So my next step was to swatch out my Distress and Zig markers on a variety of cardstocks that I have accumulated. I bought several varieties for different purposes and I'm now regretting it. I want only 2 white cardstocks, a watercolor cardstock, black and kraft cardstock, then a few colors for fun. I don't want to have 4 white cardstocks and not remember which one works with what supplies.

So if you're interested in my results, read on. If not (or if this is not news to you, I'm sure this is something that veteran colorists know already!), feel free to skip to the end.

I pulled out 6 different white cardstocks to test with both the Zig Clean Color Real Brush markers and the Distress markers. I wasn't very scientific about it. I wanted to see how colors blended together with just the markers and then with a blender pen. (I'm using a blender pen from Stampin Up.)
I'm using three colors of blues. From Zig: 036 Light Blue, 030 Blue, 038 Peacock blue. These colors aren't great for blending together, so I decided to use 2 sets of blues from the Distress line. One set blends pretty easily and the other...not so much. I used: Tumbled Glass, Broken China, and Mermaid Lagoon for the lighter blue set and Weathered Wood, Faded Jeans, and Chipped Sapphire for the darker set.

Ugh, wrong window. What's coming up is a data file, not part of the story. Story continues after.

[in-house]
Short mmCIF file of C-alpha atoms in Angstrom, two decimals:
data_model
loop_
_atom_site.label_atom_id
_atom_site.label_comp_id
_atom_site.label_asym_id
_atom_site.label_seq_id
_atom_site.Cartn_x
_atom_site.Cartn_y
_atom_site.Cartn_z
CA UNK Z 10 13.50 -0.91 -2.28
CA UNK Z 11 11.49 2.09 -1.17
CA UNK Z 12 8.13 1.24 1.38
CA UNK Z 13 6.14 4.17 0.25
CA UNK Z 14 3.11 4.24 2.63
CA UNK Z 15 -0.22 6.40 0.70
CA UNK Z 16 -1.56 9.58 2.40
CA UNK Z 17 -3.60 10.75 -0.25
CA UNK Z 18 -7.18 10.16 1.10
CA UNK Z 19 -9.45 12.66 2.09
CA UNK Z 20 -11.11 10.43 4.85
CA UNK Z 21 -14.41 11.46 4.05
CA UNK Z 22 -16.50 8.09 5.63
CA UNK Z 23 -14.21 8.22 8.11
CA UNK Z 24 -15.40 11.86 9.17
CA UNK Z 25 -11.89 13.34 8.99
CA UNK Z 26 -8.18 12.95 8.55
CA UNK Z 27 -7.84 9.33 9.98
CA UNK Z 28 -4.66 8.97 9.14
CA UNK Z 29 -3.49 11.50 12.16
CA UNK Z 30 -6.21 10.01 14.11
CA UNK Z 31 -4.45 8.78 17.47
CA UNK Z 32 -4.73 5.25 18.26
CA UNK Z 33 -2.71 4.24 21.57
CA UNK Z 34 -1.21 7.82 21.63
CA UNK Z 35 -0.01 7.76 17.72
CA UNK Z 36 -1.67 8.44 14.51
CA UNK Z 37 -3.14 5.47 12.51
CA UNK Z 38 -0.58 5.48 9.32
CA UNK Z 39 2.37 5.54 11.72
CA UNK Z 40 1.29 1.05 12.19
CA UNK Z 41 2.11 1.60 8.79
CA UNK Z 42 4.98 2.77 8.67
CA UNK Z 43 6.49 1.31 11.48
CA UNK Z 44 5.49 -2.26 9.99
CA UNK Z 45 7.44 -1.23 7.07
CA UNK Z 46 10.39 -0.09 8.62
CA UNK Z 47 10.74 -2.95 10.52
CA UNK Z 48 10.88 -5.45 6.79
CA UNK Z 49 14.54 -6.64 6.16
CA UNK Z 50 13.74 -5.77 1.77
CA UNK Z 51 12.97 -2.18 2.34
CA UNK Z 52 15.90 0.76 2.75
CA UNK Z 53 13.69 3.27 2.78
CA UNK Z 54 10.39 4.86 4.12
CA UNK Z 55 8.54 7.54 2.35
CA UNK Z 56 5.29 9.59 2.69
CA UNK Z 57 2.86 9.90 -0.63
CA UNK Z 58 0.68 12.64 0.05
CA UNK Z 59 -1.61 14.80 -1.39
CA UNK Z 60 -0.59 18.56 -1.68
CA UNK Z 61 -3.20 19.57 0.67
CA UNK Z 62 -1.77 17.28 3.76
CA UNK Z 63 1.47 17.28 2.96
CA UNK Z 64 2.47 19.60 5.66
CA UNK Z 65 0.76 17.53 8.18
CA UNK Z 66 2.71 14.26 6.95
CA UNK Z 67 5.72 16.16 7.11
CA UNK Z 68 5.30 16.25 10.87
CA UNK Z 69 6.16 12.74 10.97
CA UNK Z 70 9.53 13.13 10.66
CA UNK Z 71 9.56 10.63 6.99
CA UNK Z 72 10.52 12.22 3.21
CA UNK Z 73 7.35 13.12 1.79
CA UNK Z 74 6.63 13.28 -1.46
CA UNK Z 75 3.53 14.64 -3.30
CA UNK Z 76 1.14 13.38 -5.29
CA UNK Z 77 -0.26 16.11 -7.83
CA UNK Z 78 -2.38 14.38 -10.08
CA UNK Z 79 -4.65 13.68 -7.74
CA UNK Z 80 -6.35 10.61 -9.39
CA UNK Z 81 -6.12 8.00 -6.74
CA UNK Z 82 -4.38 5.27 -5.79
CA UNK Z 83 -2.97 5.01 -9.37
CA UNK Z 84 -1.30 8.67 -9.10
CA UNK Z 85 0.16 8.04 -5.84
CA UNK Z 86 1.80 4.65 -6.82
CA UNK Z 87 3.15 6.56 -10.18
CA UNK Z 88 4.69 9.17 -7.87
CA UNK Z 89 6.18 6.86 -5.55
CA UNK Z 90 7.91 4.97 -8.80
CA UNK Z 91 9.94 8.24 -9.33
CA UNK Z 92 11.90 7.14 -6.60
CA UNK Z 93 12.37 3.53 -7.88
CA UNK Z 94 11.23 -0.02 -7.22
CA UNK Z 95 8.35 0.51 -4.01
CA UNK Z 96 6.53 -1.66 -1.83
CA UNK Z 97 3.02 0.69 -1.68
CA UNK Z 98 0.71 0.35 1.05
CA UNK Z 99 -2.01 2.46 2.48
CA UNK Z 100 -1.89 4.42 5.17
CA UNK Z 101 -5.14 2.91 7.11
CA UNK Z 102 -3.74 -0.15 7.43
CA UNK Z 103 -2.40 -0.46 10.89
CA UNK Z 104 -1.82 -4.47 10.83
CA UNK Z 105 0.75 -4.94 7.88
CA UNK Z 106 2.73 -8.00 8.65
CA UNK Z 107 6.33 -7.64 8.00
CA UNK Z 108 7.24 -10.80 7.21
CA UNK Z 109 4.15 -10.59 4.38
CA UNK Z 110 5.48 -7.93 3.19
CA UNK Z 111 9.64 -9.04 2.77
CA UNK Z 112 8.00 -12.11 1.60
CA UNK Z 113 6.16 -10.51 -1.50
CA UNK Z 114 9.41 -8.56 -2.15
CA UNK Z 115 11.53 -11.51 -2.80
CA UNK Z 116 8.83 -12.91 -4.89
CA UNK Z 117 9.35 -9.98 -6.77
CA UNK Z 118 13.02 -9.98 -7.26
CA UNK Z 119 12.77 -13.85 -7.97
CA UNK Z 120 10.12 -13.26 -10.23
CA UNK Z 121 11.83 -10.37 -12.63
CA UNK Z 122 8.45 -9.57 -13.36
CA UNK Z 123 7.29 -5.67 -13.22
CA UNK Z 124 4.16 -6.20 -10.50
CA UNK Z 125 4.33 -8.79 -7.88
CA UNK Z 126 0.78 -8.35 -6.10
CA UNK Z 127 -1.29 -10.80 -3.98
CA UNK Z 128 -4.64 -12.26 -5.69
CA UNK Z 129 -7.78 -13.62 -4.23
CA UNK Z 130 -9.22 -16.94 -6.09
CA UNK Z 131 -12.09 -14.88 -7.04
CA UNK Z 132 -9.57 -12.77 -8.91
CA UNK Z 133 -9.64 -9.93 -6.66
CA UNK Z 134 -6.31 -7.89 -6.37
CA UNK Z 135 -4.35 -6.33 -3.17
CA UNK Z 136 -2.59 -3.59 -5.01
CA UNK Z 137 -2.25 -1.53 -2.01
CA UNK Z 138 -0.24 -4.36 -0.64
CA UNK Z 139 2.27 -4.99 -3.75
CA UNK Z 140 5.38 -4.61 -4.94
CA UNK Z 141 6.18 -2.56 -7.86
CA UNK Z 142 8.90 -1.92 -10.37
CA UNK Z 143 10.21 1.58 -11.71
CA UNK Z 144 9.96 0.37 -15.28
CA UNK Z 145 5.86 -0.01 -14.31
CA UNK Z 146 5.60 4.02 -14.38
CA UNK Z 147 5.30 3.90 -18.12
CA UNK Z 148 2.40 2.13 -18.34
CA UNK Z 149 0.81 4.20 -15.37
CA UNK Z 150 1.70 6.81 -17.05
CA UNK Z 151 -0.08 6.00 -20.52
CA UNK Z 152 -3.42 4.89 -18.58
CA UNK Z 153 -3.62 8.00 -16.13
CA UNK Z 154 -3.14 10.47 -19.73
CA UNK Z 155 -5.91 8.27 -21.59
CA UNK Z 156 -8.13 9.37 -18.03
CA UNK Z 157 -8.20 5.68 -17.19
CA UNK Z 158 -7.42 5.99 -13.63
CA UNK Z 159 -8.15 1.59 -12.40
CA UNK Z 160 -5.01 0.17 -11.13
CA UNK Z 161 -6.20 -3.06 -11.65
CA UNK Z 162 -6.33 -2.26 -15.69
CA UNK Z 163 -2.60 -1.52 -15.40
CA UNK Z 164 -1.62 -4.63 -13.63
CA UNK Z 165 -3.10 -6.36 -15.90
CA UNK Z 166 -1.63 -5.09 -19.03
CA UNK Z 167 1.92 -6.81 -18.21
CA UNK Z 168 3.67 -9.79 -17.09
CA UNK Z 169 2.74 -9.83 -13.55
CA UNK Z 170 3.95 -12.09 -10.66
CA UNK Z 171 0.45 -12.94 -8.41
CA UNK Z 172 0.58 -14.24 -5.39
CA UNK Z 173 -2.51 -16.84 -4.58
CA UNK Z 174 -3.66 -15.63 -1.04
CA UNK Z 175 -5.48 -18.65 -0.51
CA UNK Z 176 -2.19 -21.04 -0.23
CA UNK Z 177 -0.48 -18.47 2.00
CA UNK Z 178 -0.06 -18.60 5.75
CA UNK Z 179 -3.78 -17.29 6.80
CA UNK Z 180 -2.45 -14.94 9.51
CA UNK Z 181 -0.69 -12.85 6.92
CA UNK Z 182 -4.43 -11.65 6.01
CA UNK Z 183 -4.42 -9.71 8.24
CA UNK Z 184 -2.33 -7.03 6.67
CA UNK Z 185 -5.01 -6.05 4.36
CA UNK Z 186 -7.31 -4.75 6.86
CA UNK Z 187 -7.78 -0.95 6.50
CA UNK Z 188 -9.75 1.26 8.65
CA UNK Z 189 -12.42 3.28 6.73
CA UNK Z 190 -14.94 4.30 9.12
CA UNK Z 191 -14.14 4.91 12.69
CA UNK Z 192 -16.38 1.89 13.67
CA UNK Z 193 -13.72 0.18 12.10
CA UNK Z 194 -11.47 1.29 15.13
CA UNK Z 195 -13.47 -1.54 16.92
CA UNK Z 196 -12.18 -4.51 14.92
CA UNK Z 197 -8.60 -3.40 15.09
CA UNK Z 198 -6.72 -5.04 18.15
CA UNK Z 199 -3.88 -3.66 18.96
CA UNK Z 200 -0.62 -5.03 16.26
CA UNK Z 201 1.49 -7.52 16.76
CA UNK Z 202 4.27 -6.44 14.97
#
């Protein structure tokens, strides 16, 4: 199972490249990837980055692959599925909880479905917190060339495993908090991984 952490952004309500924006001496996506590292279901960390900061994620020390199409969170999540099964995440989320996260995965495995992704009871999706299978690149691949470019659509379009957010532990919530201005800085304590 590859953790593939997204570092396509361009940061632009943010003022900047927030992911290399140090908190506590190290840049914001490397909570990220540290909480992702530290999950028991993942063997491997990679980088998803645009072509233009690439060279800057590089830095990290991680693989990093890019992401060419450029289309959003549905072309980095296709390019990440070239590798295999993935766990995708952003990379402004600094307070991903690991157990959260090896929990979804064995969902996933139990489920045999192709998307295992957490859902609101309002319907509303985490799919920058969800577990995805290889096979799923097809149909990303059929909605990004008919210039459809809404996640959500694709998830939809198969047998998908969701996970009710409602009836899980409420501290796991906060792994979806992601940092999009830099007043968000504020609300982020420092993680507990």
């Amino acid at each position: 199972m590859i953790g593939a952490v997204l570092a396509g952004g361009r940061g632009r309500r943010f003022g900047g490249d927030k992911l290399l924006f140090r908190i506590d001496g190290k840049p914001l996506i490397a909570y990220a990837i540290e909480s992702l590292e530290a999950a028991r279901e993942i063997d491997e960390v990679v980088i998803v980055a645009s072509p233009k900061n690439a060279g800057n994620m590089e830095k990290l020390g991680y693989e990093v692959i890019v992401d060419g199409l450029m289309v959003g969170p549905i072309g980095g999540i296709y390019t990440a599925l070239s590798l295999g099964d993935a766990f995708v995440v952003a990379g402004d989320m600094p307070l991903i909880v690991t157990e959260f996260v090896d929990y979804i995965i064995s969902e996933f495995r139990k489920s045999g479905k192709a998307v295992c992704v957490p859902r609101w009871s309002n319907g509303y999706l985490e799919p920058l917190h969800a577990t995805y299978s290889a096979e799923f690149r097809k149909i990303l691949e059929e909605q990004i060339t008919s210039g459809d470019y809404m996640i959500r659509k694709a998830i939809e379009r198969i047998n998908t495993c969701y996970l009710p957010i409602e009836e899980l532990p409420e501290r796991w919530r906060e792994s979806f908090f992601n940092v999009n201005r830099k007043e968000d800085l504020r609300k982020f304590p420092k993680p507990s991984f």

I first tried Laser cardstock. This is from Hammermill and this 100 lb cardstock is designed for laser printing. I work in a copy shop and we use laser printers. This cardstock is scrap that we might otherwise throw out. I figured I'd use it for something. But from these tests, apparently I will be using it for card bases only. Both the Zig and Distress markers sank right into the paper and did not want to come back out to blend. It was practically instantaneous. This makes sense, naturally, as in a print shop you want that ink to dry as it comes right out of the copy machine so it doesn't smudge. But 100 lb scrap cardstock will be great as a base or to use as pages in a small journal. This stuff is super smooth and the Sharpie that I wrote with looked great. For coloring though, this was definitely the worst.